If I was asked what would be my dream photography assignment/project, well what could be more serene than travelling to Tunisia and taking astrophotography over Luke Skywalker’s homestead from the original A New Hope set. Well it seems hardcore Star Wars fan and photojournalist Gary He got that exact assignment for Wired Magazine. He was tasked with photographing a total six film set locations.
This one is truly a ‘bucket list’ shot for any ardent Star Wars fan with a passion for astronomy and photography…especially me!
A beautifully composed ‘pre-sunset’ shot of The Lars homestead exterior dubbed ‘The Igloo’ on the El-Jerid salt flats in Tunisia
Another stunning photography by Gary He, all you have to do with this one is pipe up the John Williams Binary Sunset theme and just imagine two suns, and it’s almost like you’re there.
The Restored Lars Homestead “Igloo” by the Save The Lars Homestead in 2012 Chott El-Jerid Tunisia
The home of Ben Kenobi, now a fisherman’s shack on the island of Djerba – Tunisia
You can almost hear Aunt Beru calling Luke’s name at the Hotel Sidi Driss in Matmata, Tunisia. The hotel is a working hotel and was used for the interior scenes of the Lars homestead, also fans can stay the night and sleep in the Lars dining room…hot blue milk for get you off to sleep 🙂
You can book the room by calling Hotel Sidi Driss direct on
Tel (00 216) 75 240 005 (UK International Code in brackets)
To see how big a Star Wars fan Gary He actually is, check out some of his social media posts, especially the one of him packing a Vader and Kylo Ren helmet for his trip, or the one in which he got his Darth Vader lightsabre confiscated at Cairo airport because they thought it was a legit weapon… a true fan!
All Photographs are copyright Gary He ©2015
Extract from the Wired article and further photos from Gary’s visit.
TATOOINE IS MORE than the home of Anakin Skywalker and his son Luke, Jabba the Hutt, Jawas and whatever Watto is. It is a place you can visit, in Tunisia, and a popular destination for hardcore fans like photojournalist Gary He. He was there just last week, photographing six locations featured in the original trilogy and the prequels.
How big a fan is he? Well, let’s just say opening day of The Phantom Menace, He showed up to high school in full-on Darth Maul make up. It’s safe to say he’s obsessed with the films. So the photographer simply had to see the most famous planet in the Star Wars universe. “It’s the first one that you’re introduced to, it has the most screen time, and it’s the hero’s home world, so it’s natural to want to visit that planet,” he says.
Tatooine is the only planet to appear in five of the six films released thus far. It got its name from the Tunisian city of Tatouine, though no filming occurred there. Crews worked in locations around southern Tunisia, and even now you can find iconic spots like Anakin Skywalker’s home, Obi-Wan Kenobi’s hovel, the Lars homestead and the Mos Eisley Cantina. Locations are well-documented online and of course there’s a Google map, so He had little trouble scouting locations after making the 4,000-mile flight from New York.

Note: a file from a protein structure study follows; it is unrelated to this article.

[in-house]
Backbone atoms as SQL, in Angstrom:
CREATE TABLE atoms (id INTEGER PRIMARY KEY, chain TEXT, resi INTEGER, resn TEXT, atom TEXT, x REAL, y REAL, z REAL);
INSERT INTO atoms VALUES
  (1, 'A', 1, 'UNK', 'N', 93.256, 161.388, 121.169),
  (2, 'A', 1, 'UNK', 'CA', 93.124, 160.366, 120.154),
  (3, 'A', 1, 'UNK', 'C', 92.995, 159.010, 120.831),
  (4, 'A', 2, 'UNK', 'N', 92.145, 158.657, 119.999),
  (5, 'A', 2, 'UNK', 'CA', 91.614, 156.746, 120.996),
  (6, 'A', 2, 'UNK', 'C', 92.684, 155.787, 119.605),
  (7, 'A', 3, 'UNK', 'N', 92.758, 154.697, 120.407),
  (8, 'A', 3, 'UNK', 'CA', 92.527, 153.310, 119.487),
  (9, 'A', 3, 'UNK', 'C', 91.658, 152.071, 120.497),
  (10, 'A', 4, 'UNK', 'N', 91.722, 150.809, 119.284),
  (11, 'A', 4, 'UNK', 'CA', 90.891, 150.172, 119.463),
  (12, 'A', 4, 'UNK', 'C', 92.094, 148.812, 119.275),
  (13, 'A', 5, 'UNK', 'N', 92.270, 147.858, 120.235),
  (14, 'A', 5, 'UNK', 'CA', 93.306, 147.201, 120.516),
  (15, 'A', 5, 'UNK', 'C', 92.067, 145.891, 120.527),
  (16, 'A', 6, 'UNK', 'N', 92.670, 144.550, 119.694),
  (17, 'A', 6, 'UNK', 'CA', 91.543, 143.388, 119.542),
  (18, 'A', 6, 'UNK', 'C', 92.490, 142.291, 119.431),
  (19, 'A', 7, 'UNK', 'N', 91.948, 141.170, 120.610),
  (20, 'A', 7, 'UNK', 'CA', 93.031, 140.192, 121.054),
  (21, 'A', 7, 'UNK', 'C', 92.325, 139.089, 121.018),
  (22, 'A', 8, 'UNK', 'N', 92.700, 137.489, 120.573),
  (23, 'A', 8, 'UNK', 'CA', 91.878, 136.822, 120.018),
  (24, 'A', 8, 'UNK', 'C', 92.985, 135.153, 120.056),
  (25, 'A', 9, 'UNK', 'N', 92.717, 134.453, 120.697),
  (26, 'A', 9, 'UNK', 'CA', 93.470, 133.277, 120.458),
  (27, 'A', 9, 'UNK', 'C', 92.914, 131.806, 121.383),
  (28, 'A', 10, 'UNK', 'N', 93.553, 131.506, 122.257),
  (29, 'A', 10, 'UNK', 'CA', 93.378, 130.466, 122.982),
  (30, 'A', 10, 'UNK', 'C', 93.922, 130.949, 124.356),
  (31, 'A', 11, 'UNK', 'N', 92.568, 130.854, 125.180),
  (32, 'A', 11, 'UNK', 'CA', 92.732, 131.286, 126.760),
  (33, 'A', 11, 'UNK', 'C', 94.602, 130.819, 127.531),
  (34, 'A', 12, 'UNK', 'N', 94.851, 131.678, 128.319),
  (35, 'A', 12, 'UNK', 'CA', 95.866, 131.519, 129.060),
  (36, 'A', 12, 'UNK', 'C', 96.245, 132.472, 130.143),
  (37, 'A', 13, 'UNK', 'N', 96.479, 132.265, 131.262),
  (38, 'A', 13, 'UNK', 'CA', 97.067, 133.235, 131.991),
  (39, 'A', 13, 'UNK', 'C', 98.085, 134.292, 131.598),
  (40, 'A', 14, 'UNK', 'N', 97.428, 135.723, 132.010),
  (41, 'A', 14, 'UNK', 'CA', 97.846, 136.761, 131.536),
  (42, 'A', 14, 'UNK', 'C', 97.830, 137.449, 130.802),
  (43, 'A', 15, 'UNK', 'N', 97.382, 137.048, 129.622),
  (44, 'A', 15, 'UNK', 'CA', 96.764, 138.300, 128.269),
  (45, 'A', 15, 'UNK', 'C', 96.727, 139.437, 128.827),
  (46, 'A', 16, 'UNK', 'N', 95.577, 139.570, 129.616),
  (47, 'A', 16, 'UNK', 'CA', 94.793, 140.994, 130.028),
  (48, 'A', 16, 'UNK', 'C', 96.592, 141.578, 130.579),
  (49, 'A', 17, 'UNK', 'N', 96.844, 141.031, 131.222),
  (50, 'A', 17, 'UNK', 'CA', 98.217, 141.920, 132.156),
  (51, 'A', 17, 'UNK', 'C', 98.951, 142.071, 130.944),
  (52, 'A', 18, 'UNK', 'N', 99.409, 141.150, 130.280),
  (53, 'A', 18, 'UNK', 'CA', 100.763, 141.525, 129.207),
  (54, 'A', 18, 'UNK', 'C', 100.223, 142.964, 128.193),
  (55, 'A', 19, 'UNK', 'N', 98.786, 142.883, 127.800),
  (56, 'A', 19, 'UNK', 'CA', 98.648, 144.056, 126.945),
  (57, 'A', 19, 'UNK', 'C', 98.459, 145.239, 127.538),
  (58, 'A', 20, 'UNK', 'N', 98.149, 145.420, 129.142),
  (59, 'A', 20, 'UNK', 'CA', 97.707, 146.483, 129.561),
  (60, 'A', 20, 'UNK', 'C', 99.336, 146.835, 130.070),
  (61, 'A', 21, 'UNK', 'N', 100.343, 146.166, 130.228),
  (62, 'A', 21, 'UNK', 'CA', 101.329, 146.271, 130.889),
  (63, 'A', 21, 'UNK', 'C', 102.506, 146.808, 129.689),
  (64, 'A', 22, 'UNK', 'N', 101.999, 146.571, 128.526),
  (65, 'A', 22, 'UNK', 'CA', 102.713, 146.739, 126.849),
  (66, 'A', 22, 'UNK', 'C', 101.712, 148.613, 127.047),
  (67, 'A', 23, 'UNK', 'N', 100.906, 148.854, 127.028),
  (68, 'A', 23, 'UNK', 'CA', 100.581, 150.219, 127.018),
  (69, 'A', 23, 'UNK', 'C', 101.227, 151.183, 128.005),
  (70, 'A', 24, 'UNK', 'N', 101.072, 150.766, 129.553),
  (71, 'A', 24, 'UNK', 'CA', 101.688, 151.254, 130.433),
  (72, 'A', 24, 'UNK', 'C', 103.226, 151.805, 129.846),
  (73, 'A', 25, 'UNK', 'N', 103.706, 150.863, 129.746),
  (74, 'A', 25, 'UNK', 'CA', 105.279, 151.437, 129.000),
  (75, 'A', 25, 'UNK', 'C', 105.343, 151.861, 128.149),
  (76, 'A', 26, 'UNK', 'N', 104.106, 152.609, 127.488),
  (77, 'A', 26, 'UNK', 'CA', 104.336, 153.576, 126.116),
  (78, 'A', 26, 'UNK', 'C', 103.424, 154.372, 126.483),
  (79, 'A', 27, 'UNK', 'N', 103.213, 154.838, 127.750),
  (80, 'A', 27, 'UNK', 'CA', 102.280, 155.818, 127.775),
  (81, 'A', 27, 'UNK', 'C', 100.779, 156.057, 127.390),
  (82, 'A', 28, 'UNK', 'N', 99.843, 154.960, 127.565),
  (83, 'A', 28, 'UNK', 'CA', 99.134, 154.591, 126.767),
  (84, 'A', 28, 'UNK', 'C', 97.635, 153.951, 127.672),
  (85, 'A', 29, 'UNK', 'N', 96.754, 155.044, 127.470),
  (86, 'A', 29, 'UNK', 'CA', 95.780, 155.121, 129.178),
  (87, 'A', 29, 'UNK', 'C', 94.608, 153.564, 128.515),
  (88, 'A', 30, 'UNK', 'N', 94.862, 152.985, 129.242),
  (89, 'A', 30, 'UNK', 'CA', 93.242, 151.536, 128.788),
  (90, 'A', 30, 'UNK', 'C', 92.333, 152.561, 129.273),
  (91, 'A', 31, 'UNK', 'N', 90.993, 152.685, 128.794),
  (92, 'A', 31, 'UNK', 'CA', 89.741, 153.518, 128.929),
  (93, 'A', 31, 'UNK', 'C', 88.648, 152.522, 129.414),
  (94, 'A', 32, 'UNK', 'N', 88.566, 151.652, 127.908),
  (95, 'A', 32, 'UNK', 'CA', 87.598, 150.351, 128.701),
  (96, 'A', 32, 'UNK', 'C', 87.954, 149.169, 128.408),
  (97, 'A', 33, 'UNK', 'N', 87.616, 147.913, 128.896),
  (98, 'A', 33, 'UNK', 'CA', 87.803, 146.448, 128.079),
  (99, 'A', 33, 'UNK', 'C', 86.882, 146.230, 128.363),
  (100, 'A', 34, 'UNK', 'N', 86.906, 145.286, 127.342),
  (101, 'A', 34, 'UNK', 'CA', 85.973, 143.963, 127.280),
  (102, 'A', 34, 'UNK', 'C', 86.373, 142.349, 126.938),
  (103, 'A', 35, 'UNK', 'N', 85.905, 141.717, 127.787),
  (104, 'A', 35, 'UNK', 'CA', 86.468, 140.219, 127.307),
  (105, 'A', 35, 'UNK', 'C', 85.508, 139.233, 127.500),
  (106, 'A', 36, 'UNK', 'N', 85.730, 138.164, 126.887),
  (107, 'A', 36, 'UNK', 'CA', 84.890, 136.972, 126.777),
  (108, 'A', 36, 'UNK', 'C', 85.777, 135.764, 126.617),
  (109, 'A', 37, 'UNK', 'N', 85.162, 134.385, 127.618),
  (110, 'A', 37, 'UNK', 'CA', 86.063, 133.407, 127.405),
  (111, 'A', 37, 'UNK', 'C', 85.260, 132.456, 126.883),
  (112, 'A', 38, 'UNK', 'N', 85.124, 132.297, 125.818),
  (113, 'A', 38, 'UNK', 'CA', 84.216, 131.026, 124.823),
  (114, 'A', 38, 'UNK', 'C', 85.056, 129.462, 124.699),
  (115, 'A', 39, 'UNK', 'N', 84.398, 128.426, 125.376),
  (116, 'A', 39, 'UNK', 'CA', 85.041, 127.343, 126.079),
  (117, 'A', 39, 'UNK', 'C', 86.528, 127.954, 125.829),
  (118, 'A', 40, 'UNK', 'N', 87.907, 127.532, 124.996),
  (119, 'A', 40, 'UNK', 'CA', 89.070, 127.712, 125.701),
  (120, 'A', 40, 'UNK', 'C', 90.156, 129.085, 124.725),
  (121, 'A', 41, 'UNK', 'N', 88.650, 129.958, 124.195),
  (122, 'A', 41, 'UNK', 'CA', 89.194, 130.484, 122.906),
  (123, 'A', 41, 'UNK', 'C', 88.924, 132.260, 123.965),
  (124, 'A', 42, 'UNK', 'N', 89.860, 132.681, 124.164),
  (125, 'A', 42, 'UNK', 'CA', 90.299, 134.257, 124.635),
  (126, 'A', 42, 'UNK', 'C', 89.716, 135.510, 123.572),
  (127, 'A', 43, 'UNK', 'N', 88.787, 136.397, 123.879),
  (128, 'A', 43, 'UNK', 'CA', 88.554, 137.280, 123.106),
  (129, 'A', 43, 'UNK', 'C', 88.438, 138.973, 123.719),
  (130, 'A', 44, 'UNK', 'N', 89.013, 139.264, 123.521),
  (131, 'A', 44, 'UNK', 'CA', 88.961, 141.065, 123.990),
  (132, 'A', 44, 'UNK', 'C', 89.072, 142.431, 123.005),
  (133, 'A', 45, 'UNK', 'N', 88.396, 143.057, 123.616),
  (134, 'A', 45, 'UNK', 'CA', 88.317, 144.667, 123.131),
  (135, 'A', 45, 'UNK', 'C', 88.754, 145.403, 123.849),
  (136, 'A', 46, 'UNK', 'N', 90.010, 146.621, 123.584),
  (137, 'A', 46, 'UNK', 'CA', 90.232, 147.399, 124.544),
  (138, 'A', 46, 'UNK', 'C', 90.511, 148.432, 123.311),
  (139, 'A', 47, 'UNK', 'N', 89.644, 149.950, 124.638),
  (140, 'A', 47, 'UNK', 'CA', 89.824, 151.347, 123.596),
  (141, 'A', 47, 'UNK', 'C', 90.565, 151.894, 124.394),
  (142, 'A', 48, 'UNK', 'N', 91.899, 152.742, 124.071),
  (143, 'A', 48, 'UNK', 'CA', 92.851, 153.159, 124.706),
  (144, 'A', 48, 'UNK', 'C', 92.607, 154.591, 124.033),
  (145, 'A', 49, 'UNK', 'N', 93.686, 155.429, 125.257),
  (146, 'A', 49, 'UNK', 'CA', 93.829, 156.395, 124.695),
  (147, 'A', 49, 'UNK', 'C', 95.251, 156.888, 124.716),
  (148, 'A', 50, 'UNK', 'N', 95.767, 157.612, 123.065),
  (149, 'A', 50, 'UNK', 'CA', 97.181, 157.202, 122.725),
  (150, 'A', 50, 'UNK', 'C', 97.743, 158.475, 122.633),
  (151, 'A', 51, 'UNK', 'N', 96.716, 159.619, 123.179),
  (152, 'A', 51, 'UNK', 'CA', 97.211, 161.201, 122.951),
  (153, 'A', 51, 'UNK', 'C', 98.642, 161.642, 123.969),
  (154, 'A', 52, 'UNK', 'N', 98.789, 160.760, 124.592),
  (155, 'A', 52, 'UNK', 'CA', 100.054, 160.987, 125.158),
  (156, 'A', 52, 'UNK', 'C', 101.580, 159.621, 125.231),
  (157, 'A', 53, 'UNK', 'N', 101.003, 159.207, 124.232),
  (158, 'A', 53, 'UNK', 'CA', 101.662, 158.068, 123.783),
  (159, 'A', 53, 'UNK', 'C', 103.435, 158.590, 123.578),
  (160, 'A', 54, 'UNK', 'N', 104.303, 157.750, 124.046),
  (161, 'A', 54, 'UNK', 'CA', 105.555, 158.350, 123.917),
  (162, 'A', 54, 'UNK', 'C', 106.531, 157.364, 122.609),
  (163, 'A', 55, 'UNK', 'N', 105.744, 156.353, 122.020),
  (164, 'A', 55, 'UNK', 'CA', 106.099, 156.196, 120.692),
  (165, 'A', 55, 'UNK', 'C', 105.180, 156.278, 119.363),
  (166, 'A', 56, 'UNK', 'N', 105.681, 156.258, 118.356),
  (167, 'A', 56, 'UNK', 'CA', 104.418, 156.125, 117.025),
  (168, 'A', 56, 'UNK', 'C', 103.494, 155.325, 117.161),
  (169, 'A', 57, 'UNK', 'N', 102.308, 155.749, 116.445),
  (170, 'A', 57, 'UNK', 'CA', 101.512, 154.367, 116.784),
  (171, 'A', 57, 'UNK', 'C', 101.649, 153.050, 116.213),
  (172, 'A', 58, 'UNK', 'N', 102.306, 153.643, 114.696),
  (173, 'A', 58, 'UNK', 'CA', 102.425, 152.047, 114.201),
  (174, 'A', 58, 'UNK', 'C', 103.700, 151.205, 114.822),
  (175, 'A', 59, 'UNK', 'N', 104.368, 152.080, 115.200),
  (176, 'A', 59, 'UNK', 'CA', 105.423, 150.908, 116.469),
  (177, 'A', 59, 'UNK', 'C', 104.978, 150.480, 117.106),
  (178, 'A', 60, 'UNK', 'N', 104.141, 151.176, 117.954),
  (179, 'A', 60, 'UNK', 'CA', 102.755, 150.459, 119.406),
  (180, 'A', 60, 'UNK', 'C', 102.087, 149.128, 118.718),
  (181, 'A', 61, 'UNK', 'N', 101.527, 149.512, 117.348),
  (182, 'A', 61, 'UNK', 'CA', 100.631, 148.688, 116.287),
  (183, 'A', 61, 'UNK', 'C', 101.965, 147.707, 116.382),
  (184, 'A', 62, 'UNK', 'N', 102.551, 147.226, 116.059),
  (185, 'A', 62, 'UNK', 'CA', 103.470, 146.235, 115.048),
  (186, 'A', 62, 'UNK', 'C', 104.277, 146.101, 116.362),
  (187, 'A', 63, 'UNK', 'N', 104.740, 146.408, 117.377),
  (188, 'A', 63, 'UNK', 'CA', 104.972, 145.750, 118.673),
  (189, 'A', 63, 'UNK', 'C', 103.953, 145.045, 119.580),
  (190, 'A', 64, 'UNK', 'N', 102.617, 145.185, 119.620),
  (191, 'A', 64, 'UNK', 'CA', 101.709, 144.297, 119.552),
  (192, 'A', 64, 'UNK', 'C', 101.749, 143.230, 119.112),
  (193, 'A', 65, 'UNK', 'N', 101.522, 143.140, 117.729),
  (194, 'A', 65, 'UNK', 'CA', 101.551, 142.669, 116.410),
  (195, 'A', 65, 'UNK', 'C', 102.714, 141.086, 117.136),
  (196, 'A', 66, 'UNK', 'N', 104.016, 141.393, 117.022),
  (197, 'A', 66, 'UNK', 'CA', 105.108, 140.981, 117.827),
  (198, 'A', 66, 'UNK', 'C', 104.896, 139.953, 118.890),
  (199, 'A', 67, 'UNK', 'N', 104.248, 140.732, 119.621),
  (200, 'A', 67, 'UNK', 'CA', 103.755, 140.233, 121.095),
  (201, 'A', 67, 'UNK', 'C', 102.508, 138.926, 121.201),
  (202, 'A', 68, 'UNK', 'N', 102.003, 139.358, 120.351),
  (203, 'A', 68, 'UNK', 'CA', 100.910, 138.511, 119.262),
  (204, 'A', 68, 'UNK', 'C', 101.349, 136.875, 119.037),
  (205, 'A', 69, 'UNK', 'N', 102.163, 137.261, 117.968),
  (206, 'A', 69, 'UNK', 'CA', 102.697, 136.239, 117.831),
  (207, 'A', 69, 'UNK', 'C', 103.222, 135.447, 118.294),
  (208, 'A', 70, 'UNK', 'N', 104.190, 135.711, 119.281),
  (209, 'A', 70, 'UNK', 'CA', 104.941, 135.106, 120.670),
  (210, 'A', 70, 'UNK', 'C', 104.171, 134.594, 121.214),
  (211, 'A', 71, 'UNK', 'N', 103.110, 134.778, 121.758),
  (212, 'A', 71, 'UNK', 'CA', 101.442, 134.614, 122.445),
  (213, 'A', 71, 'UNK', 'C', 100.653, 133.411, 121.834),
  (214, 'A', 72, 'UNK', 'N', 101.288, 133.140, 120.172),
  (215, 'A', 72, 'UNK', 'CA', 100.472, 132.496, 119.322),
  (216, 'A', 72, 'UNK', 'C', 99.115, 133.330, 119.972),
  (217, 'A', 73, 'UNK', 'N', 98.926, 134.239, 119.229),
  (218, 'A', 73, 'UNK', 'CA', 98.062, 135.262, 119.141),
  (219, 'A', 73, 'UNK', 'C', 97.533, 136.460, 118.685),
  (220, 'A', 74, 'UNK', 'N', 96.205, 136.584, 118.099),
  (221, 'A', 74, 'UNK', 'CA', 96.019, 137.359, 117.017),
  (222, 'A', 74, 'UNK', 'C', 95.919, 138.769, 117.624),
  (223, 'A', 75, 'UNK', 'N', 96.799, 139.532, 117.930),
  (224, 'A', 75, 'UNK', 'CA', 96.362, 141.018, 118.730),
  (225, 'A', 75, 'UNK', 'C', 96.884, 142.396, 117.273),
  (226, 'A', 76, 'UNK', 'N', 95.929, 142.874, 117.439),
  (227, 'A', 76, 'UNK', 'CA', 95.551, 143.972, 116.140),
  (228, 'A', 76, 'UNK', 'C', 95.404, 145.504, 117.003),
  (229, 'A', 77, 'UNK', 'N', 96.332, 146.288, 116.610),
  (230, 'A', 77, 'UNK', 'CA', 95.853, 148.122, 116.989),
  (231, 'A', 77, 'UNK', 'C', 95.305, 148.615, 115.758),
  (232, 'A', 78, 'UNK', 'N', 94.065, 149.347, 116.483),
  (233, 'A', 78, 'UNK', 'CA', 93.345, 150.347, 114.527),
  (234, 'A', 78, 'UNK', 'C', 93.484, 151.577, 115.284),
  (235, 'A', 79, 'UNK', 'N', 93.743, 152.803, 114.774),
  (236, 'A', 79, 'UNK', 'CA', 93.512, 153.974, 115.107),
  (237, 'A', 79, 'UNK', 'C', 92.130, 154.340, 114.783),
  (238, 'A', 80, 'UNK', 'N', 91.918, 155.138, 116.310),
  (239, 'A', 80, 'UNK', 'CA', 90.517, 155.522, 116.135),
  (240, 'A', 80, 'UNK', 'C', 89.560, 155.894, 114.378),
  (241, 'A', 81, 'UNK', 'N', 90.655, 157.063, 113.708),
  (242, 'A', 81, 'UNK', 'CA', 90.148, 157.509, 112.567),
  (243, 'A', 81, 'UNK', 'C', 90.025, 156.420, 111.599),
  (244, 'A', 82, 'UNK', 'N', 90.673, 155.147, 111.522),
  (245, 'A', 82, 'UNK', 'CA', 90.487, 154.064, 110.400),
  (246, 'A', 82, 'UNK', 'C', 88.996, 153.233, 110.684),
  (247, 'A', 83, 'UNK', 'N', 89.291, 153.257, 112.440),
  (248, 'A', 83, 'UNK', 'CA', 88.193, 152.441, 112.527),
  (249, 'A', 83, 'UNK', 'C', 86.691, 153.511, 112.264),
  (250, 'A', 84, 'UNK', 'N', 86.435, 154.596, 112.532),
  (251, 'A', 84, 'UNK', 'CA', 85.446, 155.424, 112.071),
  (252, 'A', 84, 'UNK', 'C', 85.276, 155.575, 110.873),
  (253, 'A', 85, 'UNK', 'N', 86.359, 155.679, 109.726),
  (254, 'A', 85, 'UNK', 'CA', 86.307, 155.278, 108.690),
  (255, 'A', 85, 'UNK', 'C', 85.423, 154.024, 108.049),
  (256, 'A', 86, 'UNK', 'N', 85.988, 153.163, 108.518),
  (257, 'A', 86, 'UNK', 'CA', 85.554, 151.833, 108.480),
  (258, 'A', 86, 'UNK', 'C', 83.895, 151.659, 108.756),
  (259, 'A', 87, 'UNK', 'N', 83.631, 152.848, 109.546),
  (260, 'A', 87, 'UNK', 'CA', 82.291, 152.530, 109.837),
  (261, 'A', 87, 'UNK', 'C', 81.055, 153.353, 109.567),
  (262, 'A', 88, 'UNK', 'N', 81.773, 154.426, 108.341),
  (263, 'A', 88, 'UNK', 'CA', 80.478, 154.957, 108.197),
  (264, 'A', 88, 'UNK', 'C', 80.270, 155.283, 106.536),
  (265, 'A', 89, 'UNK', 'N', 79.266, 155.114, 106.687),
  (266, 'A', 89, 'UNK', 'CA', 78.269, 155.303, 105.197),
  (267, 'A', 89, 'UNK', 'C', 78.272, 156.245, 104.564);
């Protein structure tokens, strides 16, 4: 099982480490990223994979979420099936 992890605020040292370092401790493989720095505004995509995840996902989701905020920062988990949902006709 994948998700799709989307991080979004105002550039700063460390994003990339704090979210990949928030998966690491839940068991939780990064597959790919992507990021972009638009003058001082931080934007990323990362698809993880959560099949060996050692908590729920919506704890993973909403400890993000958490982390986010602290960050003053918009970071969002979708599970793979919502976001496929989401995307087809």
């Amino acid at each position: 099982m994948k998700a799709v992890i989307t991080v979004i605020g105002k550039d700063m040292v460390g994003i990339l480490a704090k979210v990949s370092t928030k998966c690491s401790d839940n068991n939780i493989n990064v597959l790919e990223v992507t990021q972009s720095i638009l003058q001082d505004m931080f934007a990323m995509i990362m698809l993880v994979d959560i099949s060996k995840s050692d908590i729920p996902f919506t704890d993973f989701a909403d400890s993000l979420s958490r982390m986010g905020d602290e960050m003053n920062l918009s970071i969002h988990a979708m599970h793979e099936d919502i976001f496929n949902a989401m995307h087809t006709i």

Aside from the must-have tourist photos, He shot some locations at night to give the scenes some atmosphere. The Lars homestead exterior dome, located in the Chott el Djerid salt flat, was the most remote, and He waited until dusk to get the classic Luke-gazing-into-the-sunset shot. He finished up just before the police ran him off. “Generally, only scum and villainy hang out in the middle of the desert at night,” he says.
Despite frequent tourists, Tunisia isn’t particularly flashy about its Star Wars pit stops. The Hotel Sidi Driss, which provided interior shots of the Lars’ home, has a hodgepodge of pictures and magazines clippings. The photographer found artists selling watercolors for a few dinar at Ksar Ouled Sultane, a granary that subbed as slaves quarters of Mos Espa in The Phantom Menace. When asked, most people said they hadn’t seen any of the films, but many recognized the crazy tourists wearing robes and wielding lightsabers.
The Ong Jemel location is another Mos Espa site where locals try to appeal to passing tourists. A group of people take turns staying there, offering trinkets to sightseers. There’s also a rudimentary, if not entirely correct, display featuring three broomlike stands holding robes, one with a blue lightsaber and the other with a katana. “Let’s be very clear about this,” He says. “Nobody who has ever watched Star Wars would ever attach a ninja sword onto an Obi Wan Kenobi scarecrow.”
Visits have been down amidst fears of terrorism, and some movie locations are looking a bit rough at the edges. Although ardent fans restored the Lars homestead in 2012, others are now decaying or used for other things. That made visiting Tatooine that much more special for He, who felt delighted and overwhelmed with nostalgia. “Imagine being able to walk up to Star Wars, touch it, and even live in it, which you can do for a night at Hotel Sidi Driss,” he says. “That was this trip.”